Caring is a significant challenge, capable of providing the satisfaction of “doing the right thing,” but also of generating exhaustion. When that care is about beings so close, like older parents, and when they are more fragile, the question about what to do and how to intervene becomes urgent.
A few decades ago, “taking good care” of parents was an ideal that had more obvious answers. The “filial duty” had to be respected in precise ways, and the social controls were more explicit, weighed the fear of being seen as “a bad son.”
Many of the current values promise more personal lives and less dependent on others, even caring for the other can be considered as a forgetting of oneself. What has generated family ties are more questioned and less intense, but not non-existent.
So also in the last decades, the lifestyles of the elderly have become more autonomous, and their lives are not reduced to the closest and most intimate ties.
In this way, “taking good care” of parents becomes more diffuse and relative, less dependent on the exclusively family, with new social pacts in which the State, family, friends and even neighbors are necessary participants. However, like any social organization that is transformed generates conflicts where it is not always so clear who is responsible for answering. Children are often those who feel this responsibility, which is the question about the limits of the obligation and, why not, the fault. The fault is a normal thing but should be avoided, same as if we look for essay writing service, we may create a fault.
The question many ask is: to what extent should I intervene when the “adult and senior” relatives do not allow it? The question that seems to have a simple answer, since there is no doubt that age is not in itself a limit to exercise autonomy, and we emphasize that the majority is capable of applying it. Therefore no one should suggest or argue, as we would with any other adult.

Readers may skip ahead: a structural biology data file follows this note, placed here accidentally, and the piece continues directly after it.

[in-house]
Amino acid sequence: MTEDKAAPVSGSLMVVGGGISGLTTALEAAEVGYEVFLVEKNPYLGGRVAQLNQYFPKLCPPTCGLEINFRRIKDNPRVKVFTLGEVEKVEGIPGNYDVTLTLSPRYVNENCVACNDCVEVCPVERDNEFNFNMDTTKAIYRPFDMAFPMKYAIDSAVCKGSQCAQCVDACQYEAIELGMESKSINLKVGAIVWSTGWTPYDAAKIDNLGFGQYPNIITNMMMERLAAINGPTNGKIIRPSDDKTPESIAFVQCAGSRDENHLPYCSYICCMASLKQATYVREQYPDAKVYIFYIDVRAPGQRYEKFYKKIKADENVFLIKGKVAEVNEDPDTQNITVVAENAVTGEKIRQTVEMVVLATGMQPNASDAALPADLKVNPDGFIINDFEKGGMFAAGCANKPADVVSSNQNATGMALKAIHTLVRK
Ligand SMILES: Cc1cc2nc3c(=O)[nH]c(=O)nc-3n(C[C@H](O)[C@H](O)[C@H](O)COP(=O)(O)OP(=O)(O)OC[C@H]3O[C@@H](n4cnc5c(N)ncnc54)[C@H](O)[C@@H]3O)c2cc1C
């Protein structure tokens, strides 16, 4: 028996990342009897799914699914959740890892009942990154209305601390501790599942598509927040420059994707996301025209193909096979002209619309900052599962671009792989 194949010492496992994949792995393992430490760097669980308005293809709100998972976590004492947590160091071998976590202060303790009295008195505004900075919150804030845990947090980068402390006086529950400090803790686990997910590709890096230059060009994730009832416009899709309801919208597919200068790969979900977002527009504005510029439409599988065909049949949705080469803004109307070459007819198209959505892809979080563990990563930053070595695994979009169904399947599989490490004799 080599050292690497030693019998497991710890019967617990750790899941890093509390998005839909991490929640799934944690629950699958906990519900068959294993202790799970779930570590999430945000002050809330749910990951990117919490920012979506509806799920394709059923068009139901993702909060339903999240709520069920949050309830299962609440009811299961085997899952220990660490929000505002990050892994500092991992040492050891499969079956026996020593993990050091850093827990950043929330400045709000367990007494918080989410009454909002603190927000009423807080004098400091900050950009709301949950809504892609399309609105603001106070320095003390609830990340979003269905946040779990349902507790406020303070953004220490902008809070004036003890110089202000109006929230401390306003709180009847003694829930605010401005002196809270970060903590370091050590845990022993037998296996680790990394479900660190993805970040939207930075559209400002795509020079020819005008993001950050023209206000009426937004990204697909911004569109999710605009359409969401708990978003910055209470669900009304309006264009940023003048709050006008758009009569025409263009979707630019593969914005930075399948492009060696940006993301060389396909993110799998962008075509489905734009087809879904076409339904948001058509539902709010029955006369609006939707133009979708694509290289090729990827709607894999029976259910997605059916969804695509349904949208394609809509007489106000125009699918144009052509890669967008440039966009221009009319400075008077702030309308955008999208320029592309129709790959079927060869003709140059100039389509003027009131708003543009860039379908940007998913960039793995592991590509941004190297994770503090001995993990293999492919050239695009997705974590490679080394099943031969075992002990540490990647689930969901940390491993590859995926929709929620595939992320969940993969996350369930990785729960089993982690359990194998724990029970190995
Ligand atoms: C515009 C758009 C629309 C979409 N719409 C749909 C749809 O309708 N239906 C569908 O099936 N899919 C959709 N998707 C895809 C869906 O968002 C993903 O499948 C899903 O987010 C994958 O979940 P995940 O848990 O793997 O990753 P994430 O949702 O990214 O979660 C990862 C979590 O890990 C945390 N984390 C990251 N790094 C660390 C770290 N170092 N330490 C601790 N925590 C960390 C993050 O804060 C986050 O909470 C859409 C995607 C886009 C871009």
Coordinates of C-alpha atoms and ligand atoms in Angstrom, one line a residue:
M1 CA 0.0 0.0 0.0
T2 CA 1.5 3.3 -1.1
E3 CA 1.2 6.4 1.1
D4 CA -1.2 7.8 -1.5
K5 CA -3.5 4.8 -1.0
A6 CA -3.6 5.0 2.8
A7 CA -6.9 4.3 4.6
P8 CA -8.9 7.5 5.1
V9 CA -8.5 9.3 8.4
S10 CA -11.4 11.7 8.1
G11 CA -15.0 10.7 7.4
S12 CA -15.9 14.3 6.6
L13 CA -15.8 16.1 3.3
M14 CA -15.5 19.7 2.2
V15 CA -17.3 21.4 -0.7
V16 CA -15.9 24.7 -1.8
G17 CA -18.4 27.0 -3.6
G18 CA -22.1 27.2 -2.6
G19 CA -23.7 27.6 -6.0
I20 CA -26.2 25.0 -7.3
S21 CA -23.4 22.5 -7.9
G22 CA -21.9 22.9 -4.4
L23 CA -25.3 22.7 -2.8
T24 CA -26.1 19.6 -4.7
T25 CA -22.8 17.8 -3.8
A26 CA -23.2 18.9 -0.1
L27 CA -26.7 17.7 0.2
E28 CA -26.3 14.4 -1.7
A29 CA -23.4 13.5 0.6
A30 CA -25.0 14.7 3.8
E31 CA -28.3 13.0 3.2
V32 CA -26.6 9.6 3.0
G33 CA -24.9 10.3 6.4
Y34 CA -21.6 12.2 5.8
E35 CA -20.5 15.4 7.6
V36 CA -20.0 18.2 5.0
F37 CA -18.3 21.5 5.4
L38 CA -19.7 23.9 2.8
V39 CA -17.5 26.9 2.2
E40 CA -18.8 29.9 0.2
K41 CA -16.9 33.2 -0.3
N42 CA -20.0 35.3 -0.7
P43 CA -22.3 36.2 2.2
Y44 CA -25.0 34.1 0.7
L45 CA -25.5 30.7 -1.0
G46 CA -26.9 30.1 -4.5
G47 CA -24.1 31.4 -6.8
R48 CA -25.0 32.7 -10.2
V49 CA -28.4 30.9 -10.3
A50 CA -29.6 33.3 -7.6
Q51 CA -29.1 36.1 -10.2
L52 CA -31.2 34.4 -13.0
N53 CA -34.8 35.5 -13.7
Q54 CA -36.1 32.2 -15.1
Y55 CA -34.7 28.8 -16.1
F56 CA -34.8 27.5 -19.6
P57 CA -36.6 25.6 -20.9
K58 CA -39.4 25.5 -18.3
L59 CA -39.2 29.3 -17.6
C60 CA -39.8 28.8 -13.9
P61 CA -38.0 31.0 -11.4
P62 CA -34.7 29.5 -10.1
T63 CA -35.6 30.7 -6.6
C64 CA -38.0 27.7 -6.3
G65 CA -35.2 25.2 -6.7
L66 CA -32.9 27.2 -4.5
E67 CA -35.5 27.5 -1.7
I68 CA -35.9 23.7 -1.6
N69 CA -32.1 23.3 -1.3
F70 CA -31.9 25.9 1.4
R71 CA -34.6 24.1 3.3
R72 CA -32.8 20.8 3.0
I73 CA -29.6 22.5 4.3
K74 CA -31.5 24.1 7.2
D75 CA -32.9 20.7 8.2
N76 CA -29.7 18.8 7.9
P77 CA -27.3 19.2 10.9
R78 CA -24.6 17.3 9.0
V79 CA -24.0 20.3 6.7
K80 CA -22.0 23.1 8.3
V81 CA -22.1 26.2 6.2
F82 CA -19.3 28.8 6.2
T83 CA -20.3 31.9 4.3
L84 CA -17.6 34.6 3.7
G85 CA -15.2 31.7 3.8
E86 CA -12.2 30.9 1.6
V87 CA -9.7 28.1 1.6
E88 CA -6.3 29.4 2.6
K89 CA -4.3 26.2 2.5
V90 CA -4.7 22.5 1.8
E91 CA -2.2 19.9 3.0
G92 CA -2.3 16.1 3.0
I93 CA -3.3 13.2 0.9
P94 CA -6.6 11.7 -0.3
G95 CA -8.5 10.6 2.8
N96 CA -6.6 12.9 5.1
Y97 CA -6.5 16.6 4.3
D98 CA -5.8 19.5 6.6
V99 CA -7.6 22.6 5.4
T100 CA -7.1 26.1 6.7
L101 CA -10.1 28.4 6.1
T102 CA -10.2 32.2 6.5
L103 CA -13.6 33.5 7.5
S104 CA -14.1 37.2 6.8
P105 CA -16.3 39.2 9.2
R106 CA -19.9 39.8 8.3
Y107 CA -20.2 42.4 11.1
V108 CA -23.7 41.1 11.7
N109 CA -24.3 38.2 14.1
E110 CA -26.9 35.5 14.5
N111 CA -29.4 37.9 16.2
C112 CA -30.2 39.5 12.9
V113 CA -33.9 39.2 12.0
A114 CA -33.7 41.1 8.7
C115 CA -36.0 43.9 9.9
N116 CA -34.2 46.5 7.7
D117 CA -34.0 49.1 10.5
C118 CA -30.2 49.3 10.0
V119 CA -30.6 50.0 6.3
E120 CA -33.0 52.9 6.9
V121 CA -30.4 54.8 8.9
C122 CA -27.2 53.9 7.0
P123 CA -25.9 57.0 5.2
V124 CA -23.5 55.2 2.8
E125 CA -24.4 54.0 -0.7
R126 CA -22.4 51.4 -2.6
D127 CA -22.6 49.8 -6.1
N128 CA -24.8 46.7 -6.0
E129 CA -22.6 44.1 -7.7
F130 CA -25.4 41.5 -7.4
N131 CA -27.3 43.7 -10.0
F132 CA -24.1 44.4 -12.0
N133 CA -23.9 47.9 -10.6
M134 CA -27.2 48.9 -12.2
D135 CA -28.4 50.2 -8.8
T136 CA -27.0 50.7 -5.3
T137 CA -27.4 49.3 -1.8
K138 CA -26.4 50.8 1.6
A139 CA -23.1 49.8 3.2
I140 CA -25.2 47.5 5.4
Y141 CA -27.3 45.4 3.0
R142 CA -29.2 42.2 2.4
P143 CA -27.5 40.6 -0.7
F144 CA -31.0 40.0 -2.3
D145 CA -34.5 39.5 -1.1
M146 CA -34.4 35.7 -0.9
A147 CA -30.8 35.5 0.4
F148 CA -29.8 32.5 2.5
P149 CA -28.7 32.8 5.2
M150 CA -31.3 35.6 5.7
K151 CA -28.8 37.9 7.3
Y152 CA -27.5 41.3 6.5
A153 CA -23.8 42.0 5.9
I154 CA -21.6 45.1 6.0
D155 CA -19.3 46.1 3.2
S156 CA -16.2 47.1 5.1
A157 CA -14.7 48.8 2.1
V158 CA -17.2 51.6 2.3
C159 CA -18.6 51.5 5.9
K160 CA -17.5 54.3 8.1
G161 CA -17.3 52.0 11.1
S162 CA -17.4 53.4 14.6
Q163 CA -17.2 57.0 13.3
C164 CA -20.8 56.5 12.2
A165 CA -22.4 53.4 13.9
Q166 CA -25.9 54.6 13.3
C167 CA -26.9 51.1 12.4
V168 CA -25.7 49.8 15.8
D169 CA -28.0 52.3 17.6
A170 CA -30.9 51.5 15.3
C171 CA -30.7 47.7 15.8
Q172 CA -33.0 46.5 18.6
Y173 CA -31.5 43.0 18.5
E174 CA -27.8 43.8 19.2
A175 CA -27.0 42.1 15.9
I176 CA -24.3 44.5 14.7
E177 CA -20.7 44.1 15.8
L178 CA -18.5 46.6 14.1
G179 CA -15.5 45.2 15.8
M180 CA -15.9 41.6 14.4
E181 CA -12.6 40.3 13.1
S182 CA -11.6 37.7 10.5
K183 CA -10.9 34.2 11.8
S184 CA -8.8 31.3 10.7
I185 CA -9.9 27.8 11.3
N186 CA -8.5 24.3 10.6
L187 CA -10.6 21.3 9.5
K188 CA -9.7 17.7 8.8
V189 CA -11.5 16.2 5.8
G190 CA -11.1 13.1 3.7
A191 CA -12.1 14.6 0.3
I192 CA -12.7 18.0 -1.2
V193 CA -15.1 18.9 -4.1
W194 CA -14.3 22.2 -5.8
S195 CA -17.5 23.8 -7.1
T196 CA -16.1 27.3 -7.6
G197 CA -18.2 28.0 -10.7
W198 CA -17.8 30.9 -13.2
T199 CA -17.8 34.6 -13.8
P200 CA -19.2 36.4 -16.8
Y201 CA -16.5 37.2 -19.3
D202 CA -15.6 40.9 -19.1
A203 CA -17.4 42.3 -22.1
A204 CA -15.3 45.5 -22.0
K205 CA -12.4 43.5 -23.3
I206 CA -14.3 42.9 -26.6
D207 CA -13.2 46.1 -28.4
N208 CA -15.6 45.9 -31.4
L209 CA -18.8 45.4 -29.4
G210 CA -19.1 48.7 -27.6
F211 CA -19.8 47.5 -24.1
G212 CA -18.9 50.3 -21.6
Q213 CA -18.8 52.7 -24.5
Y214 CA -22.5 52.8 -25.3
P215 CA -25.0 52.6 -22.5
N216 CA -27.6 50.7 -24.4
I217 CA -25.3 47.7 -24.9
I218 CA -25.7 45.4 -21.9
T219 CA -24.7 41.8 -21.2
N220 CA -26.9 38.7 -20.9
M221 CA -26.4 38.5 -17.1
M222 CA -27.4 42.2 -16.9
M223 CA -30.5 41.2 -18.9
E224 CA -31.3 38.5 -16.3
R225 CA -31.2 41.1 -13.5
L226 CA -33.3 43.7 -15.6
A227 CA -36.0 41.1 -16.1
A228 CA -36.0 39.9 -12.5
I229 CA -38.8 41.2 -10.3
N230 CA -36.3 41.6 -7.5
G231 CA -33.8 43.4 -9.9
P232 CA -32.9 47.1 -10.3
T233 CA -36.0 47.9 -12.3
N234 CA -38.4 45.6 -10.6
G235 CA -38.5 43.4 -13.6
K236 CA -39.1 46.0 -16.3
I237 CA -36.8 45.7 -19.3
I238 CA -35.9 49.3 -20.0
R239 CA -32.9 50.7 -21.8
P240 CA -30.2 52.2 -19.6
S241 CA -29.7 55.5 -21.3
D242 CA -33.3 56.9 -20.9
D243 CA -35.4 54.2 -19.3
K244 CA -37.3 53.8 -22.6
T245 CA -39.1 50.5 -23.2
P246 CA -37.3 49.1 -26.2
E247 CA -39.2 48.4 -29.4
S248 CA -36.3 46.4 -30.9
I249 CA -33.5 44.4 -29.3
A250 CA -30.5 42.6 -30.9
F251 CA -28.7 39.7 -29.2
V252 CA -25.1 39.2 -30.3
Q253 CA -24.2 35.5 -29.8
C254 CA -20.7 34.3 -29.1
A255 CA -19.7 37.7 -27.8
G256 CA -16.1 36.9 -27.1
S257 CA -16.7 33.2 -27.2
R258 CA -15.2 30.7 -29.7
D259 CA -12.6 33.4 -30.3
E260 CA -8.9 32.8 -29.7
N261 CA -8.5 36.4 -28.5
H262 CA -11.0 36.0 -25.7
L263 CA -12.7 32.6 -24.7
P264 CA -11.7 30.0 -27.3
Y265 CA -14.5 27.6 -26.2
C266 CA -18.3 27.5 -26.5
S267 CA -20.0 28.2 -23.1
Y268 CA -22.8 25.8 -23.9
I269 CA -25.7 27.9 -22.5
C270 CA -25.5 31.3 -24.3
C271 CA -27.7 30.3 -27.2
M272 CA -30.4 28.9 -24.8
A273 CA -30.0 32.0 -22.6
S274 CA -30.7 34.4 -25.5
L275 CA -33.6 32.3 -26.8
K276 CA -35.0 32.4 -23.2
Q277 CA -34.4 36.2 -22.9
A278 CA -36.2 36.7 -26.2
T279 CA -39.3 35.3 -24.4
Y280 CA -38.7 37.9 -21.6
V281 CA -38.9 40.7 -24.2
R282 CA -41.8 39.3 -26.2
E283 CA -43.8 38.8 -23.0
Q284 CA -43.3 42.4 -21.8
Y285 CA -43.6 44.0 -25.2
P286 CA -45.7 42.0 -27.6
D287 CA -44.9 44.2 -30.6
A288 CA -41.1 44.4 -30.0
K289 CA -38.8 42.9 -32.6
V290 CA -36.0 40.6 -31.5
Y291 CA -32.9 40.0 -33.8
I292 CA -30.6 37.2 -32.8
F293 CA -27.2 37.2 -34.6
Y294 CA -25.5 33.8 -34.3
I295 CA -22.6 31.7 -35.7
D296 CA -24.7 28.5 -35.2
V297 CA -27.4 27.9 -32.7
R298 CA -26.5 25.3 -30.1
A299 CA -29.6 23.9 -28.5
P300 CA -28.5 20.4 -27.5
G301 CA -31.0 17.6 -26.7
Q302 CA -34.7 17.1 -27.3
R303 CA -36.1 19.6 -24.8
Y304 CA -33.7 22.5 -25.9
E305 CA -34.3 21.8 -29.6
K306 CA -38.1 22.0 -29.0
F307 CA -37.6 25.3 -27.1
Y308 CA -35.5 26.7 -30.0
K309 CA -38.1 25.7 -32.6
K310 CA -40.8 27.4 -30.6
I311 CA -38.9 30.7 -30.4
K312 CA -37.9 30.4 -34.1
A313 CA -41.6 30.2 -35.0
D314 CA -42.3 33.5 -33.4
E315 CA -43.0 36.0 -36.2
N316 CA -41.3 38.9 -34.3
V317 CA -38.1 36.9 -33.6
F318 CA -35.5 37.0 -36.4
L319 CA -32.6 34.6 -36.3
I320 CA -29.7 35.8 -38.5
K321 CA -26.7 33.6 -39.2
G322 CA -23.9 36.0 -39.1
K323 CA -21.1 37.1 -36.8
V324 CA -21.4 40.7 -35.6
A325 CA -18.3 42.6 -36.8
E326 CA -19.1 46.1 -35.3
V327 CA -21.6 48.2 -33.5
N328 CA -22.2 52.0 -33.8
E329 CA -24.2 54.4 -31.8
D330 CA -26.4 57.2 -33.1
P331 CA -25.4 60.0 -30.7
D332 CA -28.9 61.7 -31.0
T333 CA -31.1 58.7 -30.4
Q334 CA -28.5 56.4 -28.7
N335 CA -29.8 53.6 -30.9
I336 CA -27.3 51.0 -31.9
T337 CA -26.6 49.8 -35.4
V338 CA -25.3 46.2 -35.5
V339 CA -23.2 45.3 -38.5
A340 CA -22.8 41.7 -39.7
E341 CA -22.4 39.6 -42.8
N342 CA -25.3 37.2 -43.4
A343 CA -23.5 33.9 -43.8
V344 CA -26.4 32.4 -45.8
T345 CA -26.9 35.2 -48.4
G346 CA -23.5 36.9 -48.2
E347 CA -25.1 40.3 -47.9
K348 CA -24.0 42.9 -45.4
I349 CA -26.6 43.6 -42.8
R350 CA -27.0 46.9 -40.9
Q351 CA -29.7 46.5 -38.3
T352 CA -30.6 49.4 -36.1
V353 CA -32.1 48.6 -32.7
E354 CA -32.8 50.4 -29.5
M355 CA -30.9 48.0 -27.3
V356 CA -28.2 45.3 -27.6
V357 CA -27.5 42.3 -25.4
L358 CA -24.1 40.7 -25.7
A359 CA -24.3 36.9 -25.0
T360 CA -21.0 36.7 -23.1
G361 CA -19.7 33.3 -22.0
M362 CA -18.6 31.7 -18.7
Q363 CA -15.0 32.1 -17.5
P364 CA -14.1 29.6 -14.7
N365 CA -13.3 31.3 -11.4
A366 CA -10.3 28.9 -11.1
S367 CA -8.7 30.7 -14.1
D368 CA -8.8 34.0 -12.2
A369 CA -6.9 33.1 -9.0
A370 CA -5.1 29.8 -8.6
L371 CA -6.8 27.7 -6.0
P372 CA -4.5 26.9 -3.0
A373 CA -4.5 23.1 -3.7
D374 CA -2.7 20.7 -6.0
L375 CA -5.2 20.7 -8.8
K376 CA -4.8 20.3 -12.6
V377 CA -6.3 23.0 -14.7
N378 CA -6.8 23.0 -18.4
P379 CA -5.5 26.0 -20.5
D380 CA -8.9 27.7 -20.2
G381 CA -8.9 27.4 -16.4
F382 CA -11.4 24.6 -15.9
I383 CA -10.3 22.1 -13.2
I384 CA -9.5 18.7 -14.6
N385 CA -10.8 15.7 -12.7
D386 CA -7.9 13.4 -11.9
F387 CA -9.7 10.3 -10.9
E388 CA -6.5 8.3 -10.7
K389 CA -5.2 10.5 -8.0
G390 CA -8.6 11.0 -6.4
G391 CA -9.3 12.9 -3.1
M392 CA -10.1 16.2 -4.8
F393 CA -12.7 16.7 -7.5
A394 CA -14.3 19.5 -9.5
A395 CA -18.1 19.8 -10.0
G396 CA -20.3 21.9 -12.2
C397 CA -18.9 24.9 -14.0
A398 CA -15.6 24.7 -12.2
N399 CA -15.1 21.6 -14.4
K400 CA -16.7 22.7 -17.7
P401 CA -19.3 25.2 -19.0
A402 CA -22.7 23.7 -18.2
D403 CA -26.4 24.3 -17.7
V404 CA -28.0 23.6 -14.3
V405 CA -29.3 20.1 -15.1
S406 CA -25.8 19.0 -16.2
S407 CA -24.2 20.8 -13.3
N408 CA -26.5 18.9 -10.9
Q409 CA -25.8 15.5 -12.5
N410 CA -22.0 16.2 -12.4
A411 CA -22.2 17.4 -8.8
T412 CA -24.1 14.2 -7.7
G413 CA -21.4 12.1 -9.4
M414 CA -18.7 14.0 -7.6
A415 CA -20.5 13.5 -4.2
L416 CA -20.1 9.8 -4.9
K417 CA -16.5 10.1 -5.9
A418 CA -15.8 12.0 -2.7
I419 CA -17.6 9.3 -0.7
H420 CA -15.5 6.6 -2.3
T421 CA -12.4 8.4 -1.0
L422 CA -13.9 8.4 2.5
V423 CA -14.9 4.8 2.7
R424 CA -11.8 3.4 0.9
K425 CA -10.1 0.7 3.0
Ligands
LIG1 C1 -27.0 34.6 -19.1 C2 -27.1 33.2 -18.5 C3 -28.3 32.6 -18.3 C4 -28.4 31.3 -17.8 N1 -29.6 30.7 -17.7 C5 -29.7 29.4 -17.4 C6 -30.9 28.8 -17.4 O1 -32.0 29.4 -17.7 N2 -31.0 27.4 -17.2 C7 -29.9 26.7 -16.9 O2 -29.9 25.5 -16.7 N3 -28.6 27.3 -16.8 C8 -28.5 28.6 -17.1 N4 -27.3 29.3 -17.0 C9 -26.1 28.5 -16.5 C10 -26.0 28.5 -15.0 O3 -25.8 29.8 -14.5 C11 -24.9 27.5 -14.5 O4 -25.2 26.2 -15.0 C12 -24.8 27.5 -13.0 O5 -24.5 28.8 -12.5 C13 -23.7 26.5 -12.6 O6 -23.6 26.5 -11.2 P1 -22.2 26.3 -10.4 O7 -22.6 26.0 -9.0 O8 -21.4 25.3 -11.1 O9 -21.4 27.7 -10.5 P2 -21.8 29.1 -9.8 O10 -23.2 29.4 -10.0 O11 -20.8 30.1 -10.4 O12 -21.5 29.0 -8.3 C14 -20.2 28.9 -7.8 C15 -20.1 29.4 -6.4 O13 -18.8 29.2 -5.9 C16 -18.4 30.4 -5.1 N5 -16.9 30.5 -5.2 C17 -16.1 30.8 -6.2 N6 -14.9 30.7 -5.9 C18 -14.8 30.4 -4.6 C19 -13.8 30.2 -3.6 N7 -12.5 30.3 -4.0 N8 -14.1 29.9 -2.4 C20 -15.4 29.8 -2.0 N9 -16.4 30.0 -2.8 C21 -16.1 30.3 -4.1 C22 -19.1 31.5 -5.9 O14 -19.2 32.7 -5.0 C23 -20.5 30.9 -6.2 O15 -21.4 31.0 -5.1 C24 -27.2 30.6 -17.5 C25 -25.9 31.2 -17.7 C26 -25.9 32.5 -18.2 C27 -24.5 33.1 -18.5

Although the issue becomes more problematic when that mother, father or close relative stops eating enough, does not sanitize, falls frequently, becomes disoriented or begins to have forgotten or other mistakes that can affect your life. Especially when this seems to escape their will, often as a result of a life crisis, a depressive state, cognitive failures or others that do not allow to assess and address the situation, or simply size it.
In these situations, and in the face of suggestions to adopt measures that reduce the risk, the refusal to accept a home caregiver, a consultation with health professionals, or any other possible alternative may be common. Factors that make children impotent, generating situations of anguish, of each other that can lead to different forms of violence.
Which leads us to consider much more crudely what the answer is, and to what extent it is possible to be able to recognize that, even that valuable ideal of autonomy may not account for the needs of a subject, that is, that “right” own “can no longer be exercised in the same way.
That is where it is necessary to respond in what way solutions can be found that do not fall back on highly invasive measures, which ignore the values and vital interests of the person being cared for. Discern what you can not decide as much as you can, avoiding quickly dismantling the mechanisms that worked a large part of your life, but not reaching a point of “supposed trust” in a false autonomy that ends up turning the child’s attitude into abandonment or negligence.
In these cases, it is more important to know what vital situation we are referring to, which of the illnesses we are talking about. People with dementia in initial degrees have found useful resources to continue living in their home, while others, in the face of a loss of a loved one or the experience of loneliness, are so difficult to cope that they enter into depressive states that can make them highly dependent.